Russian plans to improve conditions for disabled people
Pensions, children’s camps and comprehensive rehabilitation for people with disabilities: what the Ministry of Labour plans to change
How to make receiving pensions easier for people with disabilities and what the state’s ‘Accessible Environment’ programme will seek to change, were both topics for discussion at the Ministry of Labour’s Social Council.
On 27 February, the Social Council of the Russian Federation’s Ministry of Labour and Social Security was convened and attended by the minister for the department, Anton Kotyakov. Those at the meeting discussed both the preparations for a legal project relating to ‘the implementation of changes to individual pieces of Russian Federation legislation governing the allocation and payment of pensions. The aim being to make it easier for citizens to fully realise their rights regarding the pension provision’ and updating the state’s ‘Accessible Environment’ programme by 2025.
Allocation of pensions
Kotyakov described how the ministry receives many complaints about the organisation of work with disabled people. This applies, amongst other things, to interaction with the Medical and Social Examination bureau and examination procedures.
“Unfortunately, a disabled person who is seeking the services that we provide is forced to turn to three to four, or even five different state institutions. Given their physical difficulties this is, to put it mildly, not right” stated the Minister for Labour and Social Security.
Kotyakov went on to describe the Ministry of Labour’s preparations for a legal project, which will enable people with disabilities to be allocated a pension by visiting the Medical and Social Examination bureau, which will then independently send the documents to the Pension Fund. This means the individual who has claimed a pension on the grounds of having a disability, does not have to personally visit every state authority. A pilot of the project will be introduced by 1 July 2021, according to Kotyakov.
This year saw the results from a decade-long project aimed at providing an accessible environment in locations most visited by people with disabilities. This was described by the Acting director of the Russian Ministry of Labour’s Department for Affairs related to Disability, Dmitry Ligomina. He stated that by 2019, 27,000 venues had been equipped with means to improve their accessibility. These included social care buildings, centres for culture, health clinics, playgrounds and schools.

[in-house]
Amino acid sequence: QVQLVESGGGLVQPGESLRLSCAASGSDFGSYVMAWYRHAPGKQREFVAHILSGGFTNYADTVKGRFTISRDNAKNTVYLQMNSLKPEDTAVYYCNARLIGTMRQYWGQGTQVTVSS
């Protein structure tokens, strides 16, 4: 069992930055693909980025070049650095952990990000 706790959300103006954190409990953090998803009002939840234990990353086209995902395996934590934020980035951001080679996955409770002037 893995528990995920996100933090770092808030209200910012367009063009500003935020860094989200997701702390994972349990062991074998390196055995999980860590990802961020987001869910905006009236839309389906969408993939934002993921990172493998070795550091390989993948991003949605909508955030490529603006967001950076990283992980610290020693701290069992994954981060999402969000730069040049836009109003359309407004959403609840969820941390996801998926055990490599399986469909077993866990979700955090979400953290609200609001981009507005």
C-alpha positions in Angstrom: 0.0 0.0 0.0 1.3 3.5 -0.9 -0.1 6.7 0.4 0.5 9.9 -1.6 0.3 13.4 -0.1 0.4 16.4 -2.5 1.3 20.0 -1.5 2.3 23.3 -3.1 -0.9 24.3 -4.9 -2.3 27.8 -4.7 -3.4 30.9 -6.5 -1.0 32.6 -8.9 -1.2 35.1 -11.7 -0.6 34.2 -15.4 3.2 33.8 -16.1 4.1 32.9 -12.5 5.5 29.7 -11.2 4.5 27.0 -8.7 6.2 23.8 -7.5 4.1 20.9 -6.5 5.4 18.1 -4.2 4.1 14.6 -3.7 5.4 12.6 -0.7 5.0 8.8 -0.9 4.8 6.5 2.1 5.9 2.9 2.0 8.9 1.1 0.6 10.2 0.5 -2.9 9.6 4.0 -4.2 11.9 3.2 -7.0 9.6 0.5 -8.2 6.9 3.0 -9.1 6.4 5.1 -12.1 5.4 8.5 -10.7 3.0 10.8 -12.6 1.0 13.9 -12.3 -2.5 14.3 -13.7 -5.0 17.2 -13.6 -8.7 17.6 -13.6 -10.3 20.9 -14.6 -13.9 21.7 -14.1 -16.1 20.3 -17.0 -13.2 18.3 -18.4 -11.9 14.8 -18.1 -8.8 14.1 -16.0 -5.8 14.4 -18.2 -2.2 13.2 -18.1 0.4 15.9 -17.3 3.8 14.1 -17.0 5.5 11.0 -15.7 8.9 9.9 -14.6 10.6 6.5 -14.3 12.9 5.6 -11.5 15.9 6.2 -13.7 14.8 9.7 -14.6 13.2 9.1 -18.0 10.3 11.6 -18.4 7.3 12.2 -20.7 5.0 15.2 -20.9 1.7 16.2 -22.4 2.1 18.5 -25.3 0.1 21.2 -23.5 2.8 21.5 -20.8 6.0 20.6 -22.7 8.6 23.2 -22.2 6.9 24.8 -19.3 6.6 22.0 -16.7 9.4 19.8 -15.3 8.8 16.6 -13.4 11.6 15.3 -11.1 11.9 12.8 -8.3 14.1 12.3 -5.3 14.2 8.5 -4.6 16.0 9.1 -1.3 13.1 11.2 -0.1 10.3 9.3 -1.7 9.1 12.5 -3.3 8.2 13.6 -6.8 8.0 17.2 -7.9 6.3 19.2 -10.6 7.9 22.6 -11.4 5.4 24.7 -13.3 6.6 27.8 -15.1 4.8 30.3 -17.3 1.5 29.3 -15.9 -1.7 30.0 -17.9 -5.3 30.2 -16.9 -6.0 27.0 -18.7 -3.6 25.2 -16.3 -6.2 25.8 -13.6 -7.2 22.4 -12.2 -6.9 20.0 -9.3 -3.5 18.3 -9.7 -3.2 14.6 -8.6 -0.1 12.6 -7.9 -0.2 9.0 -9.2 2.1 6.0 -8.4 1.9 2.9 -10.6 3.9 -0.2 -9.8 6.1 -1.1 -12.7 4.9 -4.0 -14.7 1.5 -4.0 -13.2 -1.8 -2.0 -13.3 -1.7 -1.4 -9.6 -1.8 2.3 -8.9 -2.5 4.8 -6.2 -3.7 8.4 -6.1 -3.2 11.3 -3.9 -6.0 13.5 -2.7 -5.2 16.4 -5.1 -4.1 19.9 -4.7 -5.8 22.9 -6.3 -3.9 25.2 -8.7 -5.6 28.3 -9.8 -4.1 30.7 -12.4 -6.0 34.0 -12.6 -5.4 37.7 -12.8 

Ligomina also stated “most importantly, over this period we have succeeded in creating a system for monitoring the accessibility of social infrastructure”.
Ligomina drew attention to the lack of accessibility at the majority of institutions providing professional education and areas for child recreation. The updated programme therefore proposed to equip up to 76% of further education organisations with an accessible environment. This includes 350 secondary professional education institutions and 21 resource-based method-learning centres. The new direction that the ‘Accessible Environment’ programme is taking will also ensure the creation of conditions for inclusive changes in more that 1,000 children’s summer camps.
In the updated programme, which is due to be implemented by 2025, the Ministry of Labour chose to address the policies that were least successful or most unpopular. The Department for Disabled People is planning to give financial support to the regions that are currently creating systems for comprehensive rehabilitation. The improvements should also be relevant to the Medical and Social Examination systems.
“We are seeing definite interest from the media in the new classification and criteria that the Medical and Social Examination bureau has introduced. Therefore, we are seeking to implement a mechanism that will regularly fulfil these criteria – medicines and treatments are being developed. Alongside the Ministry of Health, we want to be continually reviewing the classification” said Ligomina.